Who doesn’t love long days of backyard barbecues in the summer?
Dusting off your propane grill after a long period of cooking indoors is exciting, but can also prove to be an explosion and fire hazard.
You don’t want to spend any minute of your summer injured or worrying about getting injured.
The risk of a grill fire is real. During a four-year period, an estimated average of 10,600 fires occurred annually due to grilling accidents.
This has led to the death or injury of over 170 people every year and $149 million worth of property damage, according to the National Fire Protection Association (NFPA).
A gas explosion can leave you with severe burns on your face, arms, and legs. The most dangerous injuries are:
- Burn injuries to the head and face
- Loss of eyesight or hearing
- Burn injuries to the fingers, hands, and arms
- Spinal cord injury or organ damage
- Fractures in the lower body
- Poisoning due to monoxide
- Loss of limbs if the tank explodes
The problem is that you might mistake the gas grill for a fool-proof way to use fire and gas. It is a safe way to cook, provided you keep a few safety tips in mind.
So here’s your guide to propane grilling hazards. Follow these important safety considerations to remain worry-free and enjoy a safe grilling season:
1. Check for Leaks
Test your gas tank hose for any leakage each year when using the tank for the first time. If there is a leak, any source of ignition can cause an explosion.
The hose that delivers propane to the grill could be old, dry, and cracked from storage. You should check it, along with the connections between the gas cylinder and the hose.
Apply a light soap and water solution to the cylinder hose. This can quickly reveal if there is escaping gas by releasing bubbles.
Be very cautious if at first the BBQ electronic igniter does not light. You may have a bigger problem than an unused and cold gas grill.
Also, use the soapy water test to check for leaks that are too small to identify with a visual inspection: Spray all your grill’s lines and the cylinder with a soap and water solution.
If you see the mixture bubbling, that means you have a gas leak there. You either need to tighten up your tank’s hose and connections or you need to replace the parts.
If you discover a leak, you should never assume it’s too small to worry about. You need to repair it before using the BBQ.
2. Be Aware of Propane Odors
Gas naturally has no odor so, for safety, ethyl mercaptan, with an odor of rotten eggs, is added to it. The odorant allows you to notice if propane leaks.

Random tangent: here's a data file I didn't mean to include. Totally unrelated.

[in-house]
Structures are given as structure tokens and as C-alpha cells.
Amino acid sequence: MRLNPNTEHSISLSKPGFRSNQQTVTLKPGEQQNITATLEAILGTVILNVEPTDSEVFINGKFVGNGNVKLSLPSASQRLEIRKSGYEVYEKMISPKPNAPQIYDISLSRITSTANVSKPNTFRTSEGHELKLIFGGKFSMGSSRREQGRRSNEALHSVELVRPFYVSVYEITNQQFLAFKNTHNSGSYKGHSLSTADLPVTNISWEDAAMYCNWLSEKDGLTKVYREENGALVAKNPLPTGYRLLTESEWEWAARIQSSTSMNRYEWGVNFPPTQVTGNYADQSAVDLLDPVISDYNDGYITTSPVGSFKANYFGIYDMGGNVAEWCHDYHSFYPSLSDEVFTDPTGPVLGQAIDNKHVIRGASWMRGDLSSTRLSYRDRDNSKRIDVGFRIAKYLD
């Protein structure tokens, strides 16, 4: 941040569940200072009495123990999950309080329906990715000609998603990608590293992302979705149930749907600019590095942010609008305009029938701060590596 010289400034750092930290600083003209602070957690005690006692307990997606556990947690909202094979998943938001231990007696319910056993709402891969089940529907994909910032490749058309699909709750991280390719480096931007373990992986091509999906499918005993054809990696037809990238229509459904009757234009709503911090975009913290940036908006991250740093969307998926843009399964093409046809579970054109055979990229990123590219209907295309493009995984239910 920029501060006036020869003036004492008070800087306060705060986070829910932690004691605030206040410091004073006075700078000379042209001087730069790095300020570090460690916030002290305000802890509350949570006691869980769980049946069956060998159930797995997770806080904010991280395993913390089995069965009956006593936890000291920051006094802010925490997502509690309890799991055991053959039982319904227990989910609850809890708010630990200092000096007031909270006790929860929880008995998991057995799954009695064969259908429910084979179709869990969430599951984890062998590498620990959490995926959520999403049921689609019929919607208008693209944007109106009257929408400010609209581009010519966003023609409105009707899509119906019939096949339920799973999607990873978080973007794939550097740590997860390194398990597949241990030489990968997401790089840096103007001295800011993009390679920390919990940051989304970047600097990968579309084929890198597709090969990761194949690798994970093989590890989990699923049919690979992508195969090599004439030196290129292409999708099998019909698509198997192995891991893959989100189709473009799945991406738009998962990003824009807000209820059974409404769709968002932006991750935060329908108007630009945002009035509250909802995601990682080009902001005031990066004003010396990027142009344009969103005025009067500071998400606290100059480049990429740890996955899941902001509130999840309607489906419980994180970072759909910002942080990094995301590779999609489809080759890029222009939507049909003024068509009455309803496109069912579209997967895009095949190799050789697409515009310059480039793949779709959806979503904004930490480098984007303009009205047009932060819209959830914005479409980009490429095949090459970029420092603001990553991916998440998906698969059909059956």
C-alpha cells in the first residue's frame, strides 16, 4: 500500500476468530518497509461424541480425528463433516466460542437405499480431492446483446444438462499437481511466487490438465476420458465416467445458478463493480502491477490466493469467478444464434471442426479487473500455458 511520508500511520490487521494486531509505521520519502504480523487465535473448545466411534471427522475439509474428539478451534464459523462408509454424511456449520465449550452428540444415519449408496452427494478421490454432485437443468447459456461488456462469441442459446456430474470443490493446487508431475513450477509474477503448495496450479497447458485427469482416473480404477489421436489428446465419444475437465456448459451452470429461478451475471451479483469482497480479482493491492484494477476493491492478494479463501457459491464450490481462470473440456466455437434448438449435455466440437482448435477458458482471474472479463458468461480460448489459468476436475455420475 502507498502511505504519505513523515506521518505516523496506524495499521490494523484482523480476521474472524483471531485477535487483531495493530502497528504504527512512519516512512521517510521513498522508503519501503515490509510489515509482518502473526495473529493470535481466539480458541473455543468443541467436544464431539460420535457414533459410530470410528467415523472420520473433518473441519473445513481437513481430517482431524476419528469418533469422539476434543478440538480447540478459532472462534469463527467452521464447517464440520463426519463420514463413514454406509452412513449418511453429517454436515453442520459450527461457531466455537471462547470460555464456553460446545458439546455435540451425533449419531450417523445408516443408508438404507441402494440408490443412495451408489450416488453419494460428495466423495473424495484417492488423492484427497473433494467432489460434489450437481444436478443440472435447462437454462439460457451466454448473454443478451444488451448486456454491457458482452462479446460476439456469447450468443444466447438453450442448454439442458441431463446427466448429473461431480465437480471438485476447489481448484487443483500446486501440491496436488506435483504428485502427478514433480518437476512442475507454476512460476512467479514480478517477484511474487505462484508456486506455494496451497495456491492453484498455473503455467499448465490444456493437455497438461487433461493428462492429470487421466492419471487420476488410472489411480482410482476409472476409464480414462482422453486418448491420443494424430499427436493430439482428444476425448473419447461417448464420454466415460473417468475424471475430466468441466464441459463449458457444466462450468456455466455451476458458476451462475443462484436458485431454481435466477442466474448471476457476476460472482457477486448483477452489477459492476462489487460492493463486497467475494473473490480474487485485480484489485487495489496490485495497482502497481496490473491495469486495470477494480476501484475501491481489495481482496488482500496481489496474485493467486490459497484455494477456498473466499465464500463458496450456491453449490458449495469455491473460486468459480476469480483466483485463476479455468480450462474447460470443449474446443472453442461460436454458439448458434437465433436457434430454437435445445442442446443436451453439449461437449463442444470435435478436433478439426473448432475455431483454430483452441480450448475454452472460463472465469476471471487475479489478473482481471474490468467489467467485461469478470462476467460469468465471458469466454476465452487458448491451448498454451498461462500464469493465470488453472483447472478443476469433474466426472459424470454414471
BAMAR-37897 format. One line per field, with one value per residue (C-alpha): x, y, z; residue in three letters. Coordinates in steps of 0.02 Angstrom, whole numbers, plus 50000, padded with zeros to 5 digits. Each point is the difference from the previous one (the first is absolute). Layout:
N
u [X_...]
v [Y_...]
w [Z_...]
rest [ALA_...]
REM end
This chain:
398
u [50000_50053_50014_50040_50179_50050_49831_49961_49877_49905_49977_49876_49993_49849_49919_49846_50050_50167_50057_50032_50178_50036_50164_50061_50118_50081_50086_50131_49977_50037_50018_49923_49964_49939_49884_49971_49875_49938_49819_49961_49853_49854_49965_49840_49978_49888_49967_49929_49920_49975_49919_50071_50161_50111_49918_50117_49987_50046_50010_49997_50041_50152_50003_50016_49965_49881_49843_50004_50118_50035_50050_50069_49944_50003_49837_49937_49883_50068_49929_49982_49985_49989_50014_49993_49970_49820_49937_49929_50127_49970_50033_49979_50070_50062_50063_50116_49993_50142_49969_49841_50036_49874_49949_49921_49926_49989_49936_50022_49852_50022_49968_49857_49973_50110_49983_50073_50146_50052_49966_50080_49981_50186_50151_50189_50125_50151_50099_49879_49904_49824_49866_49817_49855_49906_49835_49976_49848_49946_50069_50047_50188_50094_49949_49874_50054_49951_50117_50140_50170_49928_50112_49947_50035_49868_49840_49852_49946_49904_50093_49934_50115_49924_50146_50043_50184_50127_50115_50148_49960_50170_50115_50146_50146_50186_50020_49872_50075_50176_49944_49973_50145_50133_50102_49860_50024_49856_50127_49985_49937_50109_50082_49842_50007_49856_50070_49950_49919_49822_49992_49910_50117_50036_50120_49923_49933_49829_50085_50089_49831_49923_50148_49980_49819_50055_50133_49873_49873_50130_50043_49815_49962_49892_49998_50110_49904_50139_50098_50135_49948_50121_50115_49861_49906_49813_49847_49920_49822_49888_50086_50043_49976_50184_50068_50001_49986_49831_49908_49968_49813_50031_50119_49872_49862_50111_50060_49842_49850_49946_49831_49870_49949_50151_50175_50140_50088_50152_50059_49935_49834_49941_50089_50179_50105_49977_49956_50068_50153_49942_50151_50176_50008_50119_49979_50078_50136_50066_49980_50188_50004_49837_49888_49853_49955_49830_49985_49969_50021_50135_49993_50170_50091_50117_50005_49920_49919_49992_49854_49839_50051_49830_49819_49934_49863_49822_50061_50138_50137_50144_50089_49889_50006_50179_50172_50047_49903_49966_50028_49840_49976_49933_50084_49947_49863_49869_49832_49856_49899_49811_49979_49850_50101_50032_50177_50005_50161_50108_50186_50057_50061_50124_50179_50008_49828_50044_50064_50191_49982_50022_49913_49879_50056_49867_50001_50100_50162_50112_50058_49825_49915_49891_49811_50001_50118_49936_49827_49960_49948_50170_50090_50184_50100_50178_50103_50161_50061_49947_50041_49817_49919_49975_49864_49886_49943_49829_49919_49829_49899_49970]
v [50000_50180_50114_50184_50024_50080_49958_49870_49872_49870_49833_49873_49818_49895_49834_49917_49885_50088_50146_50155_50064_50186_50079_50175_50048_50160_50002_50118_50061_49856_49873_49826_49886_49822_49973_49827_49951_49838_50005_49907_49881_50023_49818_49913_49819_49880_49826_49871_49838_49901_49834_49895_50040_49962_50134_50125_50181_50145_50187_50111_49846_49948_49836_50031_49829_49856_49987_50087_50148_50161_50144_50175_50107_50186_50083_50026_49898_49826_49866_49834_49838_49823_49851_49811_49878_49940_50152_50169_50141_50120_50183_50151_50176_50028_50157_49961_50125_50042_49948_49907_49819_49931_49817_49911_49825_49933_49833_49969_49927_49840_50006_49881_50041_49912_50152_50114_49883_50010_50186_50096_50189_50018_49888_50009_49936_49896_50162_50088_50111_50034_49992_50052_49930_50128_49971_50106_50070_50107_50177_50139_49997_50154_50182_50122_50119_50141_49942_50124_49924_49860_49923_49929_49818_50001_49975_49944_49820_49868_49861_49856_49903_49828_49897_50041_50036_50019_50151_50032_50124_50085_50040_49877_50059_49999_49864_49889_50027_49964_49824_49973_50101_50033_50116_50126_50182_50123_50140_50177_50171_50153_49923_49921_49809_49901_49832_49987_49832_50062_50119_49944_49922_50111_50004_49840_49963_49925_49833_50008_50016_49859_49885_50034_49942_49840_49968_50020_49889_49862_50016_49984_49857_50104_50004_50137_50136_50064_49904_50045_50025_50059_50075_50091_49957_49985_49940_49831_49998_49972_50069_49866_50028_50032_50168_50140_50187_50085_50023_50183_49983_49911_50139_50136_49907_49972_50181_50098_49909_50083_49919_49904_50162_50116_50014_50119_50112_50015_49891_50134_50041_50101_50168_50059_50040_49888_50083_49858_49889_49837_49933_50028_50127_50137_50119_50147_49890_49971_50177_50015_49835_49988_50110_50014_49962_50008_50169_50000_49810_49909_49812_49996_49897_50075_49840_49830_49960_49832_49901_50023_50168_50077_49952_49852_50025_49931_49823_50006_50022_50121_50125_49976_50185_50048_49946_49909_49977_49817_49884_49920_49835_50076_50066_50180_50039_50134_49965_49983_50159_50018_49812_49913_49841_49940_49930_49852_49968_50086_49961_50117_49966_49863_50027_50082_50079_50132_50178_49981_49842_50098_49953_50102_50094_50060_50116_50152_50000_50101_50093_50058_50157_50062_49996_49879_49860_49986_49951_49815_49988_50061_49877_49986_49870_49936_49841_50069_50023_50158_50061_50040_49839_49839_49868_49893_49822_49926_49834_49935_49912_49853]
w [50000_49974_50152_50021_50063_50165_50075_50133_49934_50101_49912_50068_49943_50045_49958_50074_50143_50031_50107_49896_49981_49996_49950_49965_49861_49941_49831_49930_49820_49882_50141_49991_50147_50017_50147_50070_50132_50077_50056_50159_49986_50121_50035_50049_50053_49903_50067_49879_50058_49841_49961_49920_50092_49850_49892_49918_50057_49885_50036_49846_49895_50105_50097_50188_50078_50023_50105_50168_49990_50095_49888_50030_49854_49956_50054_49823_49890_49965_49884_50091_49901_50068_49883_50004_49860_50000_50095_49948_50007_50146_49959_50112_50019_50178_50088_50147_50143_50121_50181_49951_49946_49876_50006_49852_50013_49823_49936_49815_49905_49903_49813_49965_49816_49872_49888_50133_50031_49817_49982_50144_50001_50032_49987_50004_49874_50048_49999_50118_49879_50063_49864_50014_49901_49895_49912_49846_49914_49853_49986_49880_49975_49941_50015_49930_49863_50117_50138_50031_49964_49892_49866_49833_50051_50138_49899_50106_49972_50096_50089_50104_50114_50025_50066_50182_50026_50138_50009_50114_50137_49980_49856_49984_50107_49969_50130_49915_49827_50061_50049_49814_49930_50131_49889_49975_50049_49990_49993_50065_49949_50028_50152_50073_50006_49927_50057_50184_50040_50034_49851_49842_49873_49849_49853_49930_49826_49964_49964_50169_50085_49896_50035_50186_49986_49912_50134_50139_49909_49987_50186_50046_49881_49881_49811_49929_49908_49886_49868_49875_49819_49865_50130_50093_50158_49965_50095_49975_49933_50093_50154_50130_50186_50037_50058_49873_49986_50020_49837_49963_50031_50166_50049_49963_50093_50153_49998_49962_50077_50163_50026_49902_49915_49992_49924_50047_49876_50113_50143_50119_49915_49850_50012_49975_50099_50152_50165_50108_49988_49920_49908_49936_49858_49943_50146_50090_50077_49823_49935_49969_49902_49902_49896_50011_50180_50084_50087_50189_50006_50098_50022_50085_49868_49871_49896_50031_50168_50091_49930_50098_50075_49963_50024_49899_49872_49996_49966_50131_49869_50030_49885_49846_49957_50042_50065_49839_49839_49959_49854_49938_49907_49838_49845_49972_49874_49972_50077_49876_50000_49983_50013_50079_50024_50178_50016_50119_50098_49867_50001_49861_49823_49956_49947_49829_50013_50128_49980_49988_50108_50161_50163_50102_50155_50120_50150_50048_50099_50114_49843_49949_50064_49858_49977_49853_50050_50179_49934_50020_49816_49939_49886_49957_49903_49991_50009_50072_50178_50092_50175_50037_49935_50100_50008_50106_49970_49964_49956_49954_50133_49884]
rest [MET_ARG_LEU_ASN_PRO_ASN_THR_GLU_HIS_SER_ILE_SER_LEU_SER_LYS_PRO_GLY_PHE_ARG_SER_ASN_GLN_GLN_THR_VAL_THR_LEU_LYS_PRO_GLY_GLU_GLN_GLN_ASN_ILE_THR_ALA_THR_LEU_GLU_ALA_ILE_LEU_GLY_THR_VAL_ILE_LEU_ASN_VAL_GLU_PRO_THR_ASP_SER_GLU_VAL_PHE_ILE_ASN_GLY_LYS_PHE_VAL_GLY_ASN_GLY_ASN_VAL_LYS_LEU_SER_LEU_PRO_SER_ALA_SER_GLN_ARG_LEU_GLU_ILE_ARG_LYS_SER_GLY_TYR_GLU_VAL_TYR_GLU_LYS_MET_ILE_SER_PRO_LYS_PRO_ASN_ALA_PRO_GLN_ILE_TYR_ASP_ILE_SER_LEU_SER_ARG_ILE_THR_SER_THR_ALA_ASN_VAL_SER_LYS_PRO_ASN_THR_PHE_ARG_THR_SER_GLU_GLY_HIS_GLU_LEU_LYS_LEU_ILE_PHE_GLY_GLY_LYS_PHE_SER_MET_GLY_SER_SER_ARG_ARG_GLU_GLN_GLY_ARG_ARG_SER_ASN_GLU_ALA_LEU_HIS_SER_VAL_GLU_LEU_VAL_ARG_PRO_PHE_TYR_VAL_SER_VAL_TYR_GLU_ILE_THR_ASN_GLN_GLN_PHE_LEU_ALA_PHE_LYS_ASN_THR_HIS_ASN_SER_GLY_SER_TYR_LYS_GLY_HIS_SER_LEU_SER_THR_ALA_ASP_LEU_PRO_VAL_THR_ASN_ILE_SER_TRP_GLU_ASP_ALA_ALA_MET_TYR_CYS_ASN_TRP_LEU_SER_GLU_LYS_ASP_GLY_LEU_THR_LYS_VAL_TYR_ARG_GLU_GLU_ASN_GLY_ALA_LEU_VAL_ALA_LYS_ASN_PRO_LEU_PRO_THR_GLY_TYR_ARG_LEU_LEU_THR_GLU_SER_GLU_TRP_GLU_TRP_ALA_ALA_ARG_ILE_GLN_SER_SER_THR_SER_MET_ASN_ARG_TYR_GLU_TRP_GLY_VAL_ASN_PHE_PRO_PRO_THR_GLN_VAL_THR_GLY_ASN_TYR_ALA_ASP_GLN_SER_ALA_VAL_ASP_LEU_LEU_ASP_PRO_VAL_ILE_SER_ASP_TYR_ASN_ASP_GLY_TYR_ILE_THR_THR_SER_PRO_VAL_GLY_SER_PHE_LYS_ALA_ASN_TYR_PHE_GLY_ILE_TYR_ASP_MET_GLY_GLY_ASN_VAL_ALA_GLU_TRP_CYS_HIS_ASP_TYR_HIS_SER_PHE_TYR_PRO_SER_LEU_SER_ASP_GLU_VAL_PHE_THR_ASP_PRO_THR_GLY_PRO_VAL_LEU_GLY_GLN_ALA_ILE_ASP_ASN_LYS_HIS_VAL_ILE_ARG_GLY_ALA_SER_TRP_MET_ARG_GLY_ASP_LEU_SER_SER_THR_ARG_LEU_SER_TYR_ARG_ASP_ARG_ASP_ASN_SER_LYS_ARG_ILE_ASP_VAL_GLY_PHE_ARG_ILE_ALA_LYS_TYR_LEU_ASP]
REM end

Sometimes, however, it’s difficult to smell the odor. The cause may be mistakes in filling a new tank or various other reasons.
If you did not smell gas before an explosion, there was odor fade or the gas might have been improperly odorized. Mistakes in adding the odorant may happen.
Gas companies have been taken to court over reportedly undetectable propane leaks.
3. Stop Using Your Grill if There is a Smell or Leak
In case of detecting a gas smell or suspecting a leak when the barbecue is not working, stop using it and the propane tank.
If the gas leak persists, report it to your propane retailer or call 911. You may need the services of a technician to diagnose the problem and repair it before you can use your grill and tank again.
If you’re cooking and detect the smell of gas, leave the area and call 911. Don’t stop to look for the leak.
4. Keep the Lid Open When Lighting
Never light your grill with the lid down. Gas can build up, and when you ignite it, the lid may explode and cause serious injuries.
You should also always shut off the gas cylinder valve properly when it’s not in use – when you stop using the grill, make sure you properly turn off the valve on the propane tank.
5. Proper Storage
After you safely clean your grill, never store it and the cylinder inside or near your house. You need to carefully store it outdoors to prevent overheating and gas leakage.
Nicer weather is on its way but, before you fire up the grill for some cooking, ensure that you follow these safety tips in order to stay safe and avoid injuries this summer.
About the author:
Sean M. Cleary is a product liability attorney who works with investigators and experts to help
injured clients get the compensation they deserve after undergoing suffering and losses. He is
the founder and president of The Law Offices of Sean M. Cleary, based in Miami, Florida. Sean
approaches defective propane tank cases intending to get the best settlement possible through his knowledge and professionalism.